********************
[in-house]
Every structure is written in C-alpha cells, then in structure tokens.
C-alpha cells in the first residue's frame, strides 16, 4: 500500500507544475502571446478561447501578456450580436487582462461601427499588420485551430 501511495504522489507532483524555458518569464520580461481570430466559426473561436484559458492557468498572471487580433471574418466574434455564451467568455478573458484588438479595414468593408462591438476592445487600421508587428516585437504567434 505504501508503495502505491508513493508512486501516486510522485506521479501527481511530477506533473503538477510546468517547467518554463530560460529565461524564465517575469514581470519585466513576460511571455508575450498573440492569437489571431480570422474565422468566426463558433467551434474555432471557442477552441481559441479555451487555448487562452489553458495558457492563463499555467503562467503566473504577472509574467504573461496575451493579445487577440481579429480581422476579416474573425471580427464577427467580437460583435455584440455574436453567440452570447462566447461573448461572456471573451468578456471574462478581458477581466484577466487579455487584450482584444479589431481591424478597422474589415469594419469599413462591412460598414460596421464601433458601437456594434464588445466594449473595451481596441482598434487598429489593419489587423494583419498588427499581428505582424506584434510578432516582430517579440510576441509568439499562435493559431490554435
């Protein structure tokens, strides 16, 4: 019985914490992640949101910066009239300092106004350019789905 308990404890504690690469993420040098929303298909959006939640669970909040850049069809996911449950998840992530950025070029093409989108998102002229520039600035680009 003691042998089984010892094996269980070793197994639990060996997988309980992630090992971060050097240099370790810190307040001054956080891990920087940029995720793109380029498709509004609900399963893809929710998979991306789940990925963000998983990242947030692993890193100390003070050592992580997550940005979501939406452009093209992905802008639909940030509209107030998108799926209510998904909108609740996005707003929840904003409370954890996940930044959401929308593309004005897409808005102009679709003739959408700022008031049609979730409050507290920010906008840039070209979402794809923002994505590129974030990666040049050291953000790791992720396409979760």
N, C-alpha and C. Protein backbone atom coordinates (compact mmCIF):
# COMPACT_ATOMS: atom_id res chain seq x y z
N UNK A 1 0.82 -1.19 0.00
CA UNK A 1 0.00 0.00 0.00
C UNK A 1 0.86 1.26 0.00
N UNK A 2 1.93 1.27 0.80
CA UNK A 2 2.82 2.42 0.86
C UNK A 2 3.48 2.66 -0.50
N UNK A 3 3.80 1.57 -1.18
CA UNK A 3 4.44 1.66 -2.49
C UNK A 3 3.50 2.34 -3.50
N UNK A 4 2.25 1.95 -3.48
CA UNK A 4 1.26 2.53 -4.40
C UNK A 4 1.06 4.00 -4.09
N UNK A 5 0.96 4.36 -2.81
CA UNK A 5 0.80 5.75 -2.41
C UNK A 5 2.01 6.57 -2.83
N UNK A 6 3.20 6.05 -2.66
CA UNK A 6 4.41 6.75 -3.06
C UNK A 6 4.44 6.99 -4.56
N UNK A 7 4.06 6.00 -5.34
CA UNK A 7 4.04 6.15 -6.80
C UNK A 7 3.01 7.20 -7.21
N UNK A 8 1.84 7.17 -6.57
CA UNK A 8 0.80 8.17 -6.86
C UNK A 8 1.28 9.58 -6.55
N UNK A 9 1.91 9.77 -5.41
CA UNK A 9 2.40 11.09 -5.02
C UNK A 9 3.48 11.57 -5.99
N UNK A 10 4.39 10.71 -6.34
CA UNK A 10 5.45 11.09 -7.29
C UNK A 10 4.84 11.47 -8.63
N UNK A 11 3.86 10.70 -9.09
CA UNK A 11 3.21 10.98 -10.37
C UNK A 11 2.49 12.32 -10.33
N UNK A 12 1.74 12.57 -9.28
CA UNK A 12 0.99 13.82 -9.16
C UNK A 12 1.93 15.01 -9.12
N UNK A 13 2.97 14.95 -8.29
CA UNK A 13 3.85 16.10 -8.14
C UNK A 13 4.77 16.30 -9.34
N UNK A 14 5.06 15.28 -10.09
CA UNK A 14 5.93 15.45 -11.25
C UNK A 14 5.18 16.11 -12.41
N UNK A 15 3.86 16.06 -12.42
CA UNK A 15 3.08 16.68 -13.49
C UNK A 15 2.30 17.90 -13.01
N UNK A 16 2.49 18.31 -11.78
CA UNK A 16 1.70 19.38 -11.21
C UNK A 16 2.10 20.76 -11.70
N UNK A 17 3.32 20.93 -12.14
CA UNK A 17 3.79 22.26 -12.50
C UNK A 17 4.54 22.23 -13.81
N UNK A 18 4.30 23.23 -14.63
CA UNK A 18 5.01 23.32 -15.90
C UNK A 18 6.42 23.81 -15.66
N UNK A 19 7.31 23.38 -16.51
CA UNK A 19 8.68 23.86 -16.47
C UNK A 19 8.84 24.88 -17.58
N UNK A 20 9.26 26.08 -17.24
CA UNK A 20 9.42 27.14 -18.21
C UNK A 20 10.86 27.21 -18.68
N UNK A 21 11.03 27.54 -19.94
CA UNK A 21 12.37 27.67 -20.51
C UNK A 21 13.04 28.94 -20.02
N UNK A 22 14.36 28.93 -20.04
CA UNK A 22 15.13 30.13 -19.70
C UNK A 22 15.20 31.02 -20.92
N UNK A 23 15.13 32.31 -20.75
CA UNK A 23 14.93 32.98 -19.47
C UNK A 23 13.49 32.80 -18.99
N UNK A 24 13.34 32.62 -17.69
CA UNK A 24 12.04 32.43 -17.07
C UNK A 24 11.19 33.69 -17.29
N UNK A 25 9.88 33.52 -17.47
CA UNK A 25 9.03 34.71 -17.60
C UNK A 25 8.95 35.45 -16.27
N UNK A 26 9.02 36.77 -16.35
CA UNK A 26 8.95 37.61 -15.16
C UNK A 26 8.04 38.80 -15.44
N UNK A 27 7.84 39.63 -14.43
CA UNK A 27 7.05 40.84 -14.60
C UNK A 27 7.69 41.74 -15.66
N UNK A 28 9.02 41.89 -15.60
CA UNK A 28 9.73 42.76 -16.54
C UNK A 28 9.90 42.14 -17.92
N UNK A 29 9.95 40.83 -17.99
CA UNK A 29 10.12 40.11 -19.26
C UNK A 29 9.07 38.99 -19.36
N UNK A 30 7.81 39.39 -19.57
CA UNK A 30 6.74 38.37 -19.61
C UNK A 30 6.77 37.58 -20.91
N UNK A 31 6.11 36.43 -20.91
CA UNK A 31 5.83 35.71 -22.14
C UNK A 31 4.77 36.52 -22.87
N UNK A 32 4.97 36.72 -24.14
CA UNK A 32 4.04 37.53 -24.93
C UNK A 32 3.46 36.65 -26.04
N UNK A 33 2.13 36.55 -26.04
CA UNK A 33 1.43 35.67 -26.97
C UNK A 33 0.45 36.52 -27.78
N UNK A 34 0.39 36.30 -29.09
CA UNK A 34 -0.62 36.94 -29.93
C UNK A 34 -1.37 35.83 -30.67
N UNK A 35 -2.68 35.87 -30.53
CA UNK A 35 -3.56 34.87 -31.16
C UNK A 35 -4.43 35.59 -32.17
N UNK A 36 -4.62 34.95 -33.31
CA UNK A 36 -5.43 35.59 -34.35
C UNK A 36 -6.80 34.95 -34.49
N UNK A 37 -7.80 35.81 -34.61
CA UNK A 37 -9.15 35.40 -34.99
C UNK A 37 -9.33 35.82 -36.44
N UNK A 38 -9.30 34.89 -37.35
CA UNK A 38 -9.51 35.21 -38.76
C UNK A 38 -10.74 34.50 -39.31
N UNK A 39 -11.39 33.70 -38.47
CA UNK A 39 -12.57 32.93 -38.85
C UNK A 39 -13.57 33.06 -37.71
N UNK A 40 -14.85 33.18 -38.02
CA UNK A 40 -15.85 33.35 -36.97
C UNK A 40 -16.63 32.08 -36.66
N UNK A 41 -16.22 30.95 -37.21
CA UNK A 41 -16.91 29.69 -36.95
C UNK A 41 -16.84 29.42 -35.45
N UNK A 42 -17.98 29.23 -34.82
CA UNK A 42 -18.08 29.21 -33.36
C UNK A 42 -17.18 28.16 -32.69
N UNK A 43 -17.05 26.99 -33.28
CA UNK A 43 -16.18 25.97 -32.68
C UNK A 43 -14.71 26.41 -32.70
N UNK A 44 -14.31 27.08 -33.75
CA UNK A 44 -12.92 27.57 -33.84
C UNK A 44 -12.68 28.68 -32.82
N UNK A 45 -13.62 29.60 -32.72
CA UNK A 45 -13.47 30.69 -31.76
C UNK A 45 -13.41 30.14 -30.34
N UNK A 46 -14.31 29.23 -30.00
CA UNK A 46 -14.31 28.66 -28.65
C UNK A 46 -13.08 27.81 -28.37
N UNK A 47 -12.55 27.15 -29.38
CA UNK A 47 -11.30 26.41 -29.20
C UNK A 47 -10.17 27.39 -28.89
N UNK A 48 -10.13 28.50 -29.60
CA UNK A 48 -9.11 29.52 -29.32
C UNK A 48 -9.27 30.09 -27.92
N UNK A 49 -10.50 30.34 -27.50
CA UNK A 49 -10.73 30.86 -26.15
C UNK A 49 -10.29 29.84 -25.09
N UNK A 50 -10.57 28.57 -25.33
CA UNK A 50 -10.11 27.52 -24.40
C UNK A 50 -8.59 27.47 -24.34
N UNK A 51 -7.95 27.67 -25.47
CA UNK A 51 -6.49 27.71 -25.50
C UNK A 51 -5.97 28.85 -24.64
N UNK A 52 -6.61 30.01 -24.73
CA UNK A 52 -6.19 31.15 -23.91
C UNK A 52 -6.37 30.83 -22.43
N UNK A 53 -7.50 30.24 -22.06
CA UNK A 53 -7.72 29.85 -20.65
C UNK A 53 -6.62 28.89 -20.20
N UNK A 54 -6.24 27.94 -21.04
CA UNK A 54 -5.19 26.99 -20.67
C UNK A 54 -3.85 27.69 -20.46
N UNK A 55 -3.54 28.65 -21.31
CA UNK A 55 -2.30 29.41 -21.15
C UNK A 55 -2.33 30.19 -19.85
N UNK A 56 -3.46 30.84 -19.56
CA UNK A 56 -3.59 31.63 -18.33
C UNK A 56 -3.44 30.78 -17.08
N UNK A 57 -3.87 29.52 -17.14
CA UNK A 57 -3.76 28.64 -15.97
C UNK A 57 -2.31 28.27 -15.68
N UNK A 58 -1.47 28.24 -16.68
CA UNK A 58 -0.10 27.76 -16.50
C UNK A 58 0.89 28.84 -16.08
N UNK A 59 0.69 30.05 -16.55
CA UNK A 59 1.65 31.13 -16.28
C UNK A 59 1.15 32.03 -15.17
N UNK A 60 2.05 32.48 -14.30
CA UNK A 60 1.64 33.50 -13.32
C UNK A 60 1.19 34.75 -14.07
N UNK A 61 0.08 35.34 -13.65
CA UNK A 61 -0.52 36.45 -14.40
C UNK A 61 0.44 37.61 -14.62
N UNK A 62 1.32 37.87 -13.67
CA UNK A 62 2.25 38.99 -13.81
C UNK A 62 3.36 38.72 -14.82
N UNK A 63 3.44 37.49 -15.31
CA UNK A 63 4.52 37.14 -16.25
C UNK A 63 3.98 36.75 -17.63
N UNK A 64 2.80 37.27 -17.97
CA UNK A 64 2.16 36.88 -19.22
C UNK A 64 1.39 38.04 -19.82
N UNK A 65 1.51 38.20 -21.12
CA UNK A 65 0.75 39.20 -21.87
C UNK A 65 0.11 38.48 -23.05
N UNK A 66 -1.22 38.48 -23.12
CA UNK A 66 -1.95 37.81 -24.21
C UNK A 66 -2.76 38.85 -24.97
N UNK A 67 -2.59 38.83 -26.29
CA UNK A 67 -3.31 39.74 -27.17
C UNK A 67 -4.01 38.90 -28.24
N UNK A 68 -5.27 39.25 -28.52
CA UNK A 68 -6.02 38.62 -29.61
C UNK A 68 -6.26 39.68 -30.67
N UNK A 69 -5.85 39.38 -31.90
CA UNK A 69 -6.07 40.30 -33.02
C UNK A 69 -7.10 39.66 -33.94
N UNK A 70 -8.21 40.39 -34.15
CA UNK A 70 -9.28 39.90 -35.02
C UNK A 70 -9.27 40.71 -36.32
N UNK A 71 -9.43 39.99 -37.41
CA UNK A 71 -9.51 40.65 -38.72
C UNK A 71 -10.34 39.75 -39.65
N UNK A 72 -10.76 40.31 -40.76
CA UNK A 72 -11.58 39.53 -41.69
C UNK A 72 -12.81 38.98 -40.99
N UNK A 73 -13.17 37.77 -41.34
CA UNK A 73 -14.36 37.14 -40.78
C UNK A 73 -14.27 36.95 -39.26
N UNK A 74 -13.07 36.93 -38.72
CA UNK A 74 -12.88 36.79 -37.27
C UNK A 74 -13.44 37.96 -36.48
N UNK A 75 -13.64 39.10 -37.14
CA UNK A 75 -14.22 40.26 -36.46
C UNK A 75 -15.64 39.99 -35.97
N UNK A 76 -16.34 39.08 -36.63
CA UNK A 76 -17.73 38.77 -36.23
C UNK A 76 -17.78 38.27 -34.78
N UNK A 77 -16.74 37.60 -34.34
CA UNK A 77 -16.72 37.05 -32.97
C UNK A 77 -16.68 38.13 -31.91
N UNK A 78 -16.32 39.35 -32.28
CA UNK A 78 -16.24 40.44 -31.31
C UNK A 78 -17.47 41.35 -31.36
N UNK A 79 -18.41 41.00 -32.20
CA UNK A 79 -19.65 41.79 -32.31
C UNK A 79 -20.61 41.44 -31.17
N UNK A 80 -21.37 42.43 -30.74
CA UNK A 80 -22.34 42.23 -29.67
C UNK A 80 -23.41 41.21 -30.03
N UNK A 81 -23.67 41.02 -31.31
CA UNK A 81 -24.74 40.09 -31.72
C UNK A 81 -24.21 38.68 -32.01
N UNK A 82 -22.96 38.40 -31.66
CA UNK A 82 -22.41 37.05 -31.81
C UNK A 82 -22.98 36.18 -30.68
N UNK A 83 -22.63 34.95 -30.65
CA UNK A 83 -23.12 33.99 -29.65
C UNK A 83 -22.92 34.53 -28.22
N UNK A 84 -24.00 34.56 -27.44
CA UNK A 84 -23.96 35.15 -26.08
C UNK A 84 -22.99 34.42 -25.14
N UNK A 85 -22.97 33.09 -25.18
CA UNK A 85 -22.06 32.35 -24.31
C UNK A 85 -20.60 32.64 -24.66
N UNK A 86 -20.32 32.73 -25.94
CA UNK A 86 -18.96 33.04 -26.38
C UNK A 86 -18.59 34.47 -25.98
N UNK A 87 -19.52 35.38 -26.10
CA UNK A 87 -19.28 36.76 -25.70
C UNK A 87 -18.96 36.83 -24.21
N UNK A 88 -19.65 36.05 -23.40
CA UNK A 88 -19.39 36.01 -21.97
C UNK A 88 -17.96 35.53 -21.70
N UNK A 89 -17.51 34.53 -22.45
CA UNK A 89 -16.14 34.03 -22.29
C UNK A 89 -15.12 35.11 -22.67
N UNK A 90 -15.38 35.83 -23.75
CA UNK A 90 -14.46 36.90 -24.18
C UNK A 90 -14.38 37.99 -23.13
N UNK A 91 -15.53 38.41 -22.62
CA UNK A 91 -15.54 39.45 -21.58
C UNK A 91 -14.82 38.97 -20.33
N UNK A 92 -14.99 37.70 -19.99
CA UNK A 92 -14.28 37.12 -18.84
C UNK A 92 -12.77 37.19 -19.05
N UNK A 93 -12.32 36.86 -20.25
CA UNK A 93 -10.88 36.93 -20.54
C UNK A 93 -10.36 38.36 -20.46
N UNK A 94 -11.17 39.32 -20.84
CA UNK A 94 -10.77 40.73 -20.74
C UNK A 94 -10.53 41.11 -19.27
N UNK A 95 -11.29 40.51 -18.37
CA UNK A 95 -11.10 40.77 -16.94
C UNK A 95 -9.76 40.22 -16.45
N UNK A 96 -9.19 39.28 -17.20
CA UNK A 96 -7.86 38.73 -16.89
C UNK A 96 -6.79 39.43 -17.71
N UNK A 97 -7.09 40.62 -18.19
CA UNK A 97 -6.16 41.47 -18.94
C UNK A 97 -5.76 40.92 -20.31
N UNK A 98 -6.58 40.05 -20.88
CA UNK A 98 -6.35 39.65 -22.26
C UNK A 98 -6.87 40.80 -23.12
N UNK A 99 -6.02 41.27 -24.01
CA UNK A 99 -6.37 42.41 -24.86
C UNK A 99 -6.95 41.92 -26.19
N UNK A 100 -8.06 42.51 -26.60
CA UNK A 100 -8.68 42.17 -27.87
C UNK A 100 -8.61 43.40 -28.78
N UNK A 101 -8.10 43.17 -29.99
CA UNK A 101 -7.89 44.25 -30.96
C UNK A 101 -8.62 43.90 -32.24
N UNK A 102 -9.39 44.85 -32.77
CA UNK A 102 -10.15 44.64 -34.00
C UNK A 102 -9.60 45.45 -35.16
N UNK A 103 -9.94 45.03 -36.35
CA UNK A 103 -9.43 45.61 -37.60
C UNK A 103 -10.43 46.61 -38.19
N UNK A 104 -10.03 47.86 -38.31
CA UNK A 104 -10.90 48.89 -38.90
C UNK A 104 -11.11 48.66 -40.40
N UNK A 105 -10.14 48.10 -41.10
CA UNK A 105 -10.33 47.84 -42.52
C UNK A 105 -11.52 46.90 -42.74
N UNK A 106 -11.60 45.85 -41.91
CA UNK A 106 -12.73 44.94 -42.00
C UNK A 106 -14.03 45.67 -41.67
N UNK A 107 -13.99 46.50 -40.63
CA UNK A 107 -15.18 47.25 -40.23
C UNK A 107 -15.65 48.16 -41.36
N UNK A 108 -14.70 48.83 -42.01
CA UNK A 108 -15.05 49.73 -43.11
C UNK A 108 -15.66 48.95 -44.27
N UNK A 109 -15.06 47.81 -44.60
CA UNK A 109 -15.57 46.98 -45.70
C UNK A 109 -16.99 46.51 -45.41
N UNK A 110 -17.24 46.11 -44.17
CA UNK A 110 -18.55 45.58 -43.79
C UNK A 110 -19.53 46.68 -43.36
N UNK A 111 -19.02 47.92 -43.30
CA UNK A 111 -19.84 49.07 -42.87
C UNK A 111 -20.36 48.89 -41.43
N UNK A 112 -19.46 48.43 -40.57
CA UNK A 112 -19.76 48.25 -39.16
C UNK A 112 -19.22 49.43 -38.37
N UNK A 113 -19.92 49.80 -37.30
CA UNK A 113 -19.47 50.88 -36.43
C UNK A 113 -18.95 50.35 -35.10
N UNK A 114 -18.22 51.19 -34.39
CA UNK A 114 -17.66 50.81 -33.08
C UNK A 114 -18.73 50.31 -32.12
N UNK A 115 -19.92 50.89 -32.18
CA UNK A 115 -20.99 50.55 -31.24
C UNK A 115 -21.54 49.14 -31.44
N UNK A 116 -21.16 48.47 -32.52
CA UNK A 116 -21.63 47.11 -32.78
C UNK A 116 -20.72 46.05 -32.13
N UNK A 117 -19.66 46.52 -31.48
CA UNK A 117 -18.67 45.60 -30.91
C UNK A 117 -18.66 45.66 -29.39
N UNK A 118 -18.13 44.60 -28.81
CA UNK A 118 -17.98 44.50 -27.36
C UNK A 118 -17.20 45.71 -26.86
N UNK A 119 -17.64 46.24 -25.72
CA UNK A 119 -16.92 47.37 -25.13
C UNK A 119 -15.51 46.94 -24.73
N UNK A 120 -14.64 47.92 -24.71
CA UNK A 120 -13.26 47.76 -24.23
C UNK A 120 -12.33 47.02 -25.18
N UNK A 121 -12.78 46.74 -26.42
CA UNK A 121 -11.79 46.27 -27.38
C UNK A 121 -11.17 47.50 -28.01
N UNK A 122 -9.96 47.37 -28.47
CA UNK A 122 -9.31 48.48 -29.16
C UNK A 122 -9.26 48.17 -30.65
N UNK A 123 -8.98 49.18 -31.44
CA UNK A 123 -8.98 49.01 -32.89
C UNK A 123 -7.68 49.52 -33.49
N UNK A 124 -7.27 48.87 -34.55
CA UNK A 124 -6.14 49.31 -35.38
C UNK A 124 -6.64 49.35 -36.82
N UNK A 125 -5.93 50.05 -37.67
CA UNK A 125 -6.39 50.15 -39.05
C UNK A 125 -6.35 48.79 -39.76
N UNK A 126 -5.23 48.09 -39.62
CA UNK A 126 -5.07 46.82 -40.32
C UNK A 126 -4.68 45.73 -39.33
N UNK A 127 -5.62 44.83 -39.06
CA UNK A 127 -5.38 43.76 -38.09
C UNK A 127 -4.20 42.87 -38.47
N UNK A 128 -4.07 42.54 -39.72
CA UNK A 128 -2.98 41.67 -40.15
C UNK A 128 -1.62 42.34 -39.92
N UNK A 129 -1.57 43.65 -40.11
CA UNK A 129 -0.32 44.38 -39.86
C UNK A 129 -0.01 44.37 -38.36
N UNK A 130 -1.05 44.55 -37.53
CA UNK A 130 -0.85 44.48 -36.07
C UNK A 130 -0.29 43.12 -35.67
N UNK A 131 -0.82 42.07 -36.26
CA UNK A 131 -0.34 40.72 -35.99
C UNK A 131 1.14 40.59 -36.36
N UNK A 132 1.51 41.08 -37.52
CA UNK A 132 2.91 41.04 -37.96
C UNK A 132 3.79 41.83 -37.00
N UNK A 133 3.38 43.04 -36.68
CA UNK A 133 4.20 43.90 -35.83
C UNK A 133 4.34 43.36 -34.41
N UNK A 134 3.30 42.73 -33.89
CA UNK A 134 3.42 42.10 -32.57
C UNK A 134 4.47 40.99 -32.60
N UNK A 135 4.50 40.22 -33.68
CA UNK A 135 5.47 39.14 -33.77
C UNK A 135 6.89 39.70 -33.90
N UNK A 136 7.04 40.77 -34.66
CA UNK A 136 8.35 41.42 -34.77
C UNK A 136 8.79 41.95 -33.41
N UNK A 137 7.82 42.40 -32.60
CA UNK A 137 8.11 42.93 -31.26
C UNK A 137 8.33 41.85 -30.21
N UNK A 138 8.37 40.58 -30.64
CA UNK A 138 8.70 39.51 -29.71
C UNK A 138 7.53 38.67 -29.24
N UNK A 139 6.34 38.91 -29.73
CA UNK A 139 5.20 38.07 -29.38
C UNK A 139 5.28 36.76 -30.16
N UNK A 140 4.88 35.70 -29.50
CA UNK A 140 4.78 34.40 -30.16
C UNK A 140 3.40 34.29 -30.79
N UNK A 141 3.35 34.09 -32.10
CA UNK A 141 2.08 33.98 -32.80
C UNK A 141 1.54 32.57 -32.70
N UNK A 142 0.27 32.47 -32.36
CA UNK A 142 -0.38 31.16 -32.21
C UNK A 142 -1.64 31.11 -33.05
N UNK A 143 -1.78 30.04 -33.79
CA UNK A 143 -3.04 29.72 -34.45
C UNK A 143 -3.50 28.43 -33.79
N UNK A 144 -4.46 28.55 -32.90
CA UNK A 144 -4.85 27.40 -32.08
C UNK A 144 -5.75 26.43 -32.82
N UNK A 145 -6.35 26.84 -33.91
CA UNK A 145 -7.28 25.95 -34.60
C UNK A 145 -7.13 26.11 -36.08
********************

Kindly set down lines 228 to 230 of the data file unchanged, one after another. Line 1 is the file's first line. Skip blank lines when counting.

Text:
C UNK A 74 -13.44 37.96 -36.48
N UNK A 75 -13.64 39.10 -37.14
CA UNK A 75 -14.22 40.26 -36.46